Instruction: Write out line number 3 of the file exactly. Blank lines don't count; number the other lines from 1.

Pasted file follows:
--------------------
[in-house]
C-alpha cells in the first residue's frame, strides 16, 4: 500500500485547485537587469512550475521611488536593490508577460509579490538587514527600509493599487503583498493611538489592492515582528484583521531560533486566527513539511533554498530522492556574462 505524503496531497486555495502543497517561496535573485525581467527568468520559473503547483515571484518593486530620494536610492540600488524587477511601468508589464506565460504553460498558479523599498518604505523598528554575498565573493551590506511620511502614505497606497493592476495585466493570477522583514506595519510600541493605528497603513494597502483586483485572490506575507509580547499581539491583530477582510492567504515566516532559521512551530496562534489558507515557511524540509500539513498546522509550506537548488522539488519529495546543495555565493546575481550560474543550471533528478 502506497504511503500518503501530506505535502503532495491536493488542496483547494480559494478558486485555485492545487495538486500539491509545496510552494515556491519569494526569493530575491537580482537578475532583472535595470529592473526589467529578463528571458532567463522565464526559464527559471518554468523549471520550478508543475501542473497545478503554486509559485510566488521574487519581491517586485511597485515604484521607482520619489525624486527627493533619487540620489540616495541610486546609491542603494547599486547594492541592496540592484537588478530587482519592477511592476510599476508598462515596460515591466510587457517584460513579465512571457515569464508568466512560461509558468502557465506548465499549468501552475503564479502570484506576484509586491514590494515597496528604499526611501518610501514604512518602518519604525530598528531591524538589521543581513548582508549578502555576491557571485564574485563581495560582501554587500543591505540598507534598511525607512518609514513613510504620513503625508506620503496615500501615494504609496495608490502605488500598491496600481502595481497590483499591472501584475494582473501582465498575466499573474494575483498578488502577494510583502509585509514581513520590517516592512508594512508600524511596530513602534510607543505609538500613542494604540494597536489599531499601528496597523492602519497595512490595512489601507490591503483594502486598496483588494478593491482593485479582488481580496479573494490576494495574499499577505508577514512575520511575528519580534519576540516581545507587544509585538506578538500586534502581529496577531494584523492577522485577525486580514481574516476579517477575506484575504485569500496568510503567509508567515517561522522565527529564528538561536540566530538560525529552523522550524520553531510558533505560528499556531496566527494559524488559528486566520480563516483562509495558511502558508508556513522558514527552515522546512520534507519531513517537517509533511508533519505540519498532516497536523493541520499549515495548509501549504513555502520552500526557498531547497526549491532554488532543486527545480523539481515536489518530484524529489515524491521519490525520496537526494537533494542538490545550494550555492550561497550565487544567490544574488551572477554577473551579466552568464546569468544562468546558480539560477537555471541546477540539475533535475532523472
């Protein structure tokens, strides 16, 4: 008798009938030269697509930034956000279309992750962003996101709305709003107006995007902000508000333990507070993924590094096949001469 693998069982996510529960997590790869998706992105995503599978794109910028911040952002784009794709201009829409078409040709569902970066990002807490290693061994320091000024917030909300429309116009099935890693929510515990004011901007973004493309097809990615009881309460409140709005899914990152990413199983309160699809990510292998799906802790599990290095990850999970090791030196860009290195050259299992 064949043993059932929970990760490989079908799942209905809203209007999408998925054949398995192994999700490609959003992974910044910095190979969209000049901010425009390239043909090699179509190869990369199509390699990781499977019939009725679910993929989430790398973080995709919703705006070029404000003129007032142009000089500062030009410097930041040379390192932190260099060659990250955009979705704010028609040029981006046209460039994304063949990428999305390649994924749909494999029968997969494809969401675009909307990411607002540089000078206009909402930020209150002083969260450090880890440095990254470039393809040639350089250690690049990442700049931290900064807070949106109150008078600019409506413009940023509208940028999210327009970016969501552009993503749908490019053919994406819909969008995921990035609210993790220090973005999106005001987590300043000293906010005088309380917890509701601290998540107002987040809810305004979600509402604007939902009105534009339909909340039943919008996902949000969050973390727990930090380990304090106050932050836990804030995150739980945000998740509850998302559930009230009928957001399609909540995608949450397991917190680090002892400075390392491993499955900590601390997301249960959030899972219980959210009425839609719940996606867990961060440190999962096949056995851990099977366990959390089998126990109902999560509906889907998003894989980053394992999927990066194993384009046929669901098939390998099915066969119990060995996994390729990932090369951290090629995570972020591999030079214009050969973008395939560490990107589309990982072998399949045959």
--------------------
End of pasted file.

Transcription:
């Protein structure tokens, strides 16, 4: 008798009938030269697509930034956000279309992750962003996101709305709003107006995007902000508000333990507070993924590094096949001469 693998069982996510529960997590790869998706992105995503599978794109910028911040952002784009794709201009829409078409040709569902970066990002807490290693061994320091000024917030909300429309116009099935890693929510515990004011901007973004493309097809990615009881309460409140709005899914990152990413199983309160699809990510292998799906802790599990290095990850999970090791030196860009290195050259299992 064949043993059932929970990760490989079908799942209905809203209007999408998925054949398995192994999700490609959003992974910044910095190979969209000049901010425009390239043909090699179509190869990369199509390699990781499977019939009725679910993929989430790398973080995709919703705006070029404000003129007032142009000089500062030009410097930041040379390192932190260099060659990250955009979705704010028609040029981006046209460039994304063949990428999305390649994924749909494999029968997969494809969401675009909307990411607002540089000078206009909402930020209150002083969260450090880890440095990254470039393809040639350089250690690049990442700049931290900064807070949106109150008078600019409506413009940023509208940028999210327009970016969501552009993503749908490019053919994406819909969008995921990035609210993790220090973005999106005001987590300043000293906010005088309380917890509701601290998540107002987040809810305004979600509402604007939902009105534009339909909340039943919008996902949000969050973390727990930090380990304090106050932050836990804030995150739980945000998740509850998302559930009230009928957001399609909540995608949450397991917190680090002892400075390392491993499955900590601390997301249960959030899972219980959210009425839609719940996606867990961060440190999962096949056995851990099977366990959390089998126990109902999560509906889907998003894989980053394992999927990066194993384009046929669901098939390998099915066969119990060995996994390729990932090369951290090629995570972020591999030079214009050969973008395939560490990107589309990982072998399949045959």